Tag: War on Christmas

The True Meaning of a Hot Christmas Prince

In the spirit of holiday cheer and Paul Musgrave’s great Foreign Policy piece “The True Meaning of Christmas Movies Is a Cozy American Worldview” as well as our common poli sci curse of “being unable to enjoy anything without analysing it to death”, here is my take on that red and green scourge that clogs your Netflix queue as well as your cable. I have watched a fair amount of those in my day (for research purposes, obvs), but might be missing something, so correct me if I am wrong. I can’t refresh my memory right away, as those movies lack dinosaur subplots and that’s the only type of videos my toddler would let me watch. Jurassic Prince: the Royal Baby, anyone?

You might guess what kind of plots a lot of those holidays movies feature: a hard-working (white) American woman gets swept away by the lukewarm charms of a vaguely European royal from an invariably Romanian castle. He teaches her about cucumber sandwiches, she shows him how to bake Christmas cookies, sticks it to the local stuffy female suitors and they live happily ever after. In other words, as Paul observed, the true meaning of Christmas can be found with the help of “cute but not hot” foreign dude with a received pronunciation accent in a quaint Ruritanian setting. The cuteness but not hotness trope seems to be a deliberate choice, just look what Hallmark did to Sam Heughan, yes, this Sam Heughan:

If you squint your eye, you would probably be unable to distinguish between all those bland, combed over to the left dirty blonds with blue eyes and personalities that usually don’t go beyond the ability to procure a Christmas tree for the hallway. They are hardly prime examples of the real American heroes that protect the country at Christmas in the Nakatomi Plaza.

After all, it is still a cozy fantasy of an American dream, so one should be extra careful with the kind of baubles you decorate your imaginary Christmas tree. You should especially make sure that your foreign Nutcracker is not going to be too threatening to the homegrown ornaments, that you might still want to get back to if those pesky royals don’t let you blog. Yes, you read that right, I argue that those vanilla foreign princes should not be too imposing of a masculinity construct to diminish the appeal of the domestic commoner beaus.

As Paul rightly points out, the key demographic for those Christmas movies are women. Women who just need a reasonably forgettable dude with whom they can take care of the chores around the house. While there is a history of orientalizing, exoticising, and eroticising women for the male gaze, also in the spirit of the (not so cozy) American dream, the female gaze around Christmas seems to need a little fairy-tale respite that would not create unreasonable expectations and upset the balance in the household. That’s why those foreign princes are just cute, but not sizzling hot dishes that would tarnish the image of the cozy American worldview.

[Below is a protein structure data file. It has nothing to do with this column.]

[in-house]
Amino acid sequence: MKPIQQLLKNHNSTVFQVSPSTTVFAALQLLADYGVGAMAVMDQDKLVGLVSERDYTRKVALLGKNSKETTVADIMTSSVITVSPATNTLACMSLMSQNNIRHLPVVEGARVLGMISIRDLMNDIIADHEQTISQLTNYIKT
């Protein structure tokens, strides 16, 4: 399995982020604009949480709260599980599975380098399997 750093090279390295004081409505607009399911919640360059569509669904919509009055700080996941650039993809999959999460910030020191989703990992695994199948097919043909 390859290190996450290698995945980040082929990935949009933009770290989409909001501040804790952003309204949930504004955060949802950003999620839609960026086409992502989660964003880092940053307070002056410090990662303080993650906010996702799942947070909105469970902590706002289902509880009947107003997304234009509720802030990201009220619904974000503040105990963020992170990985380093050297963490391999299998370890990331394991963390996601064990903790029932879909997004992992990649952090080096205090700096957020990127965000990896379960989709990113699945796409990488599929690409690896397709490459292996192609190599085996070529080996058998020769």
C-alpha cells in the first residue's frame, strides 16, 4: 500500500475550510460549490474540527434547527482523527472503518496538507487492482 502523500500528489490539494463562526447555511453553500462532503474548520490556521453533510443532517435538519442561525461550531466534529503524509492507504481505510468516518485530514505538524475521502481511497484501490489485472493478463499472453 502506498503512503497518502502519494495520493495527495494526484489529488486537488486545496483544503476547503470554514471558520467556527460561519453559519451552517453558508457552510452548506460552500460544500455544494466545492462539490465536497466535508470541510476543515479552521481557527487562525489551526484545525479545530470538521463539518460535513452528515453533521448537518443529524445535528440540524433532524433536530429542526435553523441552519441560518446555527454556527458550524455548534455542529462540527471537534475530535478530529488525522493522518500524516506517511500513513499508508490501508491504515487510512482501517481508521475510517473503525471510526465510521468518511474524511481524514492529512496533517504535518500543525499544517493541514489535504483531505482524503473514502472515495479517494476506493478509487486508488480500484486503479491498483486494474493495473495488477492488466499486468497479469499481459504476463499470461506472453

And if they do, John McClane will welcome them to the party. Pal.


GWOC: dispatches from the Nigerian front

Senan Murray of the BBC reports the gory details.

There are no Christmas decorations, the radio stations are still playing hip-hop and rap and some children recoil at an image of Santa decrying it as evil.

“His costume looks phoney and his face is strange,” says eight-year-old Ifunanya Chima when shown a picture of the benign bearded old man in his trademark red cloak with white fur trimmings.

“We prefer masquerades,” he told me referring to the traditional colourful dancing which is a big part of the festive season here.

But it gets worse.

In the village, Christmas becomes more colourful, with masquerades and dance groups taking over the village square to offer free entertainment for all.

The incorporation of masquerade into Christmas festivities shows the growing influence of traditional African religious rituals on Christianity in Nigeria.

It also shows that many Nigerians have stopped attaching great religious importance to Christmas and simply see it as a social event.

It all started, apparently, when greeters at Nigerian superstores started wishing shoppers “Happy Holidays.” Now we see the horrible fruition of the plot: Christmas celebrations marred by pagan rituals.

And yet, there might be an upside to all this. It seems that commercialization, non-traditional celebrations, and a less sectarian approach to the holiday season actually expands the appeal of Christmas.

“I celebrate Christmas because it’s a time for loads of fun,” says Ibrahim Idris, a Muslim in Abuja.

Christmas clothes take the place of Christmas gifts as excited children and adults try to outdo one another in showing off their best wear during the festive season.

There are big retreats for Nigeria’s fast-growing Pentecostal Christian sects, but these retreats sometimes look like bazaars as they throw up business opportunities for some enterprising people.

Who knew?

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